Wednesday, August 10, 2016

Dust - Hugh Howey (Silo #3)

Dust (Silo, #3)Dust is the final volume in Hugh Howey's Silo trilogy, which began with Wool, jumped backward to prequel Shift, and has now returned to the "present" for the finale.  It picks back up with Jules and Silo 18, Jimmy/Solo and Silo 17, and the folks inside Silo 1.  Jules is engrossed in trying to burrow her way back to Silo 17 to rescue Jimmy and the kids, and all the while dissent is growing in her own silo because she's basically challenging the world order.  Jimmy is waiting for Jules, and then eventually unnerved by what has happened with the silos being connected.  And in Silo 1, the truth is starting to come out about who is awake, who is asleep, and who is dead...and what it might mean for all of them.

I don't think that Dust was the greatest conclusion to this series.  Wool and even Shift were so twisty and full of surprises, and Dust just...wasn't.  The story is pretty straight forward here, with everyone's intentions all out in the open after the drama after the first two books.  While the actual writing hasn't deteriorated in quality, the fact that there weren't as many "OH MY GOD" moments meant that this wasn't as riveting a book as the first two were.  I also had more problems with the logistics of this one; I let a lot go in sci-fi because I am not a scientist and am in no way qualified to nit-pick at the details, but the whole way in which the "apocalypse" had been contained, and that it was contained, just didn't make any sense to me.  I also wasn't sure if this was another thing in which the "apocalypse," such as it was, had only effected the United States, as seems to be the case in many, many books of this genre.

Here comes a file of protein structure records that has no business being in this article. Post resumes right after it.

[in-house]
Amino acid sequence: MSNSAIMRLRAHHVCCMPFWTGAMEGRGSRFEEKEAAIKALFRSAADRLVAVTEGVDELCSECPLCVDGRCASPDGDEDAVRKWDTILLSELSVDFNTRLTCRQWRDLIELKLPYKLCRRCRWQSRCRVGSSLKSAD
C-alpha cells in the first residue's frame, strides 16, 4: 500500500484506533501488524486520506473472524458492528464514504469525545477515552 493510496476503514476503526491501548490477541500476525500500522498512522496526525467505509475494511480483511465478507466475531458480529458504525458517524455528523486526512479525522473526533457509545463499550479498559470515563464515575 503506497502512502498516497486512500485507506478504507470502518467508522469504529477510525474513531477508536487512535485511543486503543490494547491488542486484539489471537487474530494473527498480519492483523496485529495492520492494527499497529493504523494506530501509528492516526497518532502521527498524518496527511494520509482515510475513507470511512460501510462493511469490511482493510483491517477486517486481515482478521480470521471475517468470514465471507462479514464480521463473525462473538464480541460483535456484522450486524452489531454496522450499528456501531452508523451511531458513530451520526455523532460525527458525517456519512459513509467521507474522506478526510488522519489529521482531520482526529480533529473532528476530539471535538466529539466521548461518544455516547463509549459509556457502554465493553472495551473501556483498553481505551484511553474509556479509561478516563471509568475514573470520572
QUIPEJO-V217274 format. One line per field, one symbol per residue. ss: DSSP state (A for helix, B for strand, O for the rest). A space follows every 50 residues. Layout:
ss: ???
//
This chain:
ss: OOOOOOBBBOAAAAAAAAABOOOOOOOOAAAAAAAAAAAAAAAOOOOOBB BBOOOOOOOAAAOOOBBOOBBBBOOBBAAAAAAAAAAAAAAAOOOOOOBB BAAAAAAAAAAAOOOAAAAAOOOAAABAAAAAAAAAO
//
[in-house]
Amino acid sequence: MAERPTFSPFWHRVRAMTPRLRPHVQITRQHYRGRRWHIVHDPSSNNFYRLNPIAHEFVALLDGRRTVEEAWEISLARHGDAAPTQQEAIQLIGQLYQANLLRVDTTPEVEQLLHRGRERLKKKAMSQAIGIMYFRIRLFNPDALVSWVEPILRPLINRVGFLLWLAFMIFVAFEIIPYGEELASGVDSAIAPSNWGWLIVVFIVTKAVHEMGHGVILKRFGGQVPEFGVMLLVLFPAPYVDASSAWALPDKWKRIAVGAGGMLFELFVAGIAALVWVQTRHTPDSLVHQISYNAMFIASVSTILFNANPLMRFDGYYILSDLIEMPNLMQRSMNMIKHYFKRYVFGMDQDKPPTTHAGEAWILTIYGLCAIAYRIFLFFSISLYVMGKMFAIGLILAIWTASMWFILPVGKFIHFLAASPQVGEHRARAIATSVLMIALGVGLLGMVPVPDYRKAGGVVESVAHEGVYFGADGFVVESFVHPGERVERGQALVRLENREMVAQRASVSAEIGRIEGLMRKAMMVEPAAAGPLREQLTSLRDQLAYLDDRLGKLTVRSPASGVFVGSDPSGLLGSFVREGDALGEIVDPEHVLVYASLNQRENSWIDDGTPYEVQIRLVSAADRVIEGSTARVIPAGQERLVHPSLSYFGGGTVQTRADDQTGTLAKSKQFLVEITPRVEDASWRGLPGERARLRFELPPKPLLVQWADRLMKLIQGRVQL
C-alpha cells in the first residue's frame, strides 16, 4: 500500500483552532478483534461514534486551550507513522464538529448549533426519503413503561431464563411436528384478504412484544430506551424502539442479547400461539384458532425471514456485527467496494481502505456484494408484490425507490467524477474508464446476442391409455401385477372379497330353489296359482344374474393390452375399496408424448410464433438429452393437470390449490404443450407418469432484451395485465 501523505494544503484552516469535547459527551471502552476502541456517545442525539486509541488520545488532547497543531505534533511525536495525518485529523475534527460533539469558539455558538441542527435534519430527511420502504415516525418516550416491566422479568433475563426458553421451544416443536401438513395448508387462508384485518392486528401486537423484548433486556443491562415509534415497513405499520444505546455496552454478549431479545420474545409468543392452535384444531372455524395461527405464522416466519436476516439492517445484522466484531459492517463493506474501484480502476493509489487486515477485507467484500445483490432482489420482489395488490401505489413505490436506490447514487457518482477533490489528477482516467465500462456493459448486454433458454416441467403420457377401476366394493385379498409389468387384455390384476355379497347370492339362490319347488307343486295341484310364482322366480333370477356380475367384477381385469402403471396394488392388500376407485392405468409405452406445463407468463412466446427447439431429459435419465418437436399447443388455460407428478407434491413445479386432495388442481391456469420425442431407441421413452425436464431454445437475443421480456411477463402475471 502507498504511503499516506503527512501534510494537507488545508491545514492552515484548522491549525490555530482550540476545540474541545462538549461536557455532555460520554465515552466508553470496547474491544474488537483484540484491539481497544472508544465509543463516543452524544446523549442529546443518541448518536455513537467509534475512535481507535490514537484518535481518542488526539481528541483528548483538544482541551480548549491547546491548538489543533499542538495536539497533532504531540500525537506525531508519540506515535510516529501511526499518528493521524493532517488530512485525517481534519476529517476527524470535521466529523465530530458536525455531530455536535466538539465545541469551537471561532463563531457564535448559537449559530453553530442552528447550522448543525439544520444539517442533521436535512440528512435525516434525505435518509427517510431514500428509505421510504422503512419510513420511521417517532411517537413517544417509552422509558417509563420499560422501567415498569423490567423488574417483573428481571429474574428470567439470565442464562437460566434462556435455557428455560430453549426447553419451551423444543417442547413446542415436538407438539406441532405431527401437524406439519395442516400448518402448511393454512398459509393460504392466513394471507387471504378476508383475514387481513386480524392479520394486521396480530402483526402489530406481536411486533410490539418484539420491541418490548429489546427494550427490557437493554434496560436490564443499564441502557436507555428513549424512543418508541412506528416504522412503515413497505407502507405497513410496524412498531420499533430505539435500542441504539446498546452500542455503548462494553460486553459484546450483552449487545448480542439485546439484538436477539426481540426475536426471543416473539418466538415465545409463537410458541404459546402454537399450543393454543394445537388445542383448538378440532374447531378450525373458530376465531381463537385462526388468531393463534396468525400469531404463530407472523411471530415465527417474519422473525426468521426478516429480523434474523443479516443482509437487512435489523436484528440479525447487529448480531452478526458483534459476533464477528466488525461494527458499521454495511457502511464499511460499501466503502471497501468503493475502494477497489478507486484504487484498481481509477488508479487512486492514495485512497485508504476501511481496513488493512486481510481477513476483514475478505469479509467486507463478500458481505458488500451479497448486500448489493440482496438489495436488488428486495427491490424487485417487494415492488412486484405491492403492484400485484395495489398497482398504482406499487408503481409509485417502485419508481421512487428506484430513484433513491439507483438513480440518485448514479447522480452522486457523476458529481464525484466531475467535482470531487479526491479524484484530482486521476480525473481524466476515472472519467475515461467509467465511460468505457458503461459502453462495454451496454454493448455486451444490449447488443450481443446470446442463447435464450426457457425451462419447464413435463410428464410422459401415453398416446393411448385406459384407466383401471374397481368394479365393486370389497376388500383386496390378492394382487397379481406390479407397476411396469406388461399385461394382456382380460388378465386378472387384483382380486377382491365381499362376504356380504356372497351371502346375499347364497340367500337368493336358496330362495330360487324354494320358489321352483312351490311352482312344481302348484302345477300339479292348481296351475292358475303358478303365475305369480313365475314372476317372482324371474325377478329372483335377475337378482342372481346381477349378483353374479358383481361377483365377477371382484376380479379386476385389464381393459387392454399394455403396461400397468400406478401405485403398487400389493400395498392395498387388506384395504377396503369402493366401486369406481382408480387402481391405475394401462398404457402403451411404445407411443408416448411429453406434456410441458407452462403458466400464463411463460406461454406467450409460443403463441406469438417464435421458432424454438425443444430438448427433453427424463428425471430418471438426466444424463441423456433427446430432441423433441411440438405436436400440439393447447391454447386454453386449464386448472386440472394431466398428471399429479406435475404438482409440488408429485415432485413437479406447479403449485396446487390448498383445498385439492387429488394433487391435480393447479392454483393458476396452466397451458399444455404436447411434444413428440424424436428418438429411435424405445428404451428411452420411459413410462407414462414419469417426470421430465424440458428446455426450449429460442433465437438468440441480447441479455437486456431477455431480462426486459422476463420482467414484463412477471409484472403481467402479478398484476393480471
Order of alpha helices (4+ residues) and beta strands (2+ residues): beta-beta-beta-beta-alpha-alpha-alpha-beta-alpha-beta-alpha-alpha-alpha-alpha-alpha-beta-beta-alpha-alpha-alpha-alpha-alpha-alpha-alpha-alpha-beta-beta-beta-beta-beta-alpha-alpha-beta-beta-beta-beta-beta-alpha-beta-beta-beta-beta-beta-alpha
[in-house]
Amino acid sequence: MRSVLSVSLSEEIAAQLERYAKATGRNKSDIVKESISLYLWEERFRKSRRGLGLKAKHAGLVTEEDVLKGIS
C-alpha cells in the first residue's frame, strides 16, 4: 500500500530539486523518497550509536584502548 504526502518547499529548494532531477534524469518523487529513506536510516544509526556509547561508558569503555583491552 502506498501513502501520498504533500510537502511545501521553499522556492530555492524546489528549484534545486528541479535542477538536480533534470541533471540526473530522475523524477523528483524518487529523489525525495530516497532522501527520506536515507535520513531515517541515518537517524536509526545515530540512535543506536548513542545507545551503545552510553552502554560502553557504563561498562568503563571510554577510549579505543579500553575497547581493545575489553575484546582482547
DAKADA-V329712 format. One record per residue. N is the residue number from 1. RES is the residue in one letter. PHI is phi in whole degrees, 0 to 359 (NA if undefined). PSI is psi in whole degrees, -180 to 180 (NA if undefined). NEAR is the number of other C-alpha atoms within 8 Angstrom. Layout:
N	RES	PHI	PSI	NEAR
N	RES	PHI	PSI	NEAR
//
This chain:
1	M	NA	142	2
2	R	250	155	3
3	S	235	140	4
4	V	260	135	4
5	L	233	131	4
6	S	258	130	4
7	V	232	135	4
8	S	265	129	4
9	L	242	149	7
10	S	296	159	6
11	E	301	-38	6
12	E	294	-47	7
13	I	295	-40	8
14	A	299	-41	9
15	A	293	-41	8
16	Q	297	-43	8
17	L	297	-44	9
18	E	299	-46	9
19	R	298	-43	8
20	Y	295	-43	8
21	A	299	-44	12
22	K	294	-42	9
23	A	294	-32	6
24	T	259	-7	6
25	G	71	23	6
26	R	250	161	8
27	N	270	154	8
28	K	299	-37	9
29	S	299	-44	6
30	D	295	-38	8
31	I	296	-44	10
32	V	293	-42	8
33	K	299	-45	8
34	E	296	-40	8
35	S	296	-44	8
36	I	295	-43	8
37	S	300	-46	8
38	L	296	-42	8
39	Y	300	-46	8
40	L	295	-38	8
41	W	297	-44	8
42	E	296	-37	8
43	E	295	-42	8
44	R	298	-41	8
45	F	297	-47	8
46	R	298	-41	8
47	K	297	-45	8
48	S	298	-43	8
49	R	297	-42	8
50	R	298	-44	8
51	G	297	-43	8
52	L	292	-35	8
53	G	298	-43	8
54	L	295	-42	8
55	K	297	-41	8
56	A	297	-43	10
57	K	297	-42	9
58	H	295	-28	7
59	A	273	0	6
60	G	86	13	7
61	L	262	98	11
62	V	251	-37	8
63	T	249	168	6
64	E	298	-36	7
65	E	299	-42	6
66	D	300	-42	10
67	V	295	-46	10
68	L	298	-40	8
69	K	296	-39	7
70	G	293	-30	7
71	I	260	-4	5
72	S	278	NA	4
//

I think that's about all there is to say with this one; I mean, it's very...meh.  I don't think there's ever a big climax.  The most "climactic" event happens probably midway through.  Some people might have found the end, especially with Silo 1, surprising, but I've read another of Howey's books, Sand, which basically solves the same problem in the same way, so there wasn't really anything to turn my head there.  In fact, the repetition actually disappointed me a little.  I think Howey has some good ideas and some really creative settings and dilemmas, but I would have liked to see a different method of problem solving in the end here.

2.5 stars for this one; I enjoyed it, but only marginally more than it being "just okay."

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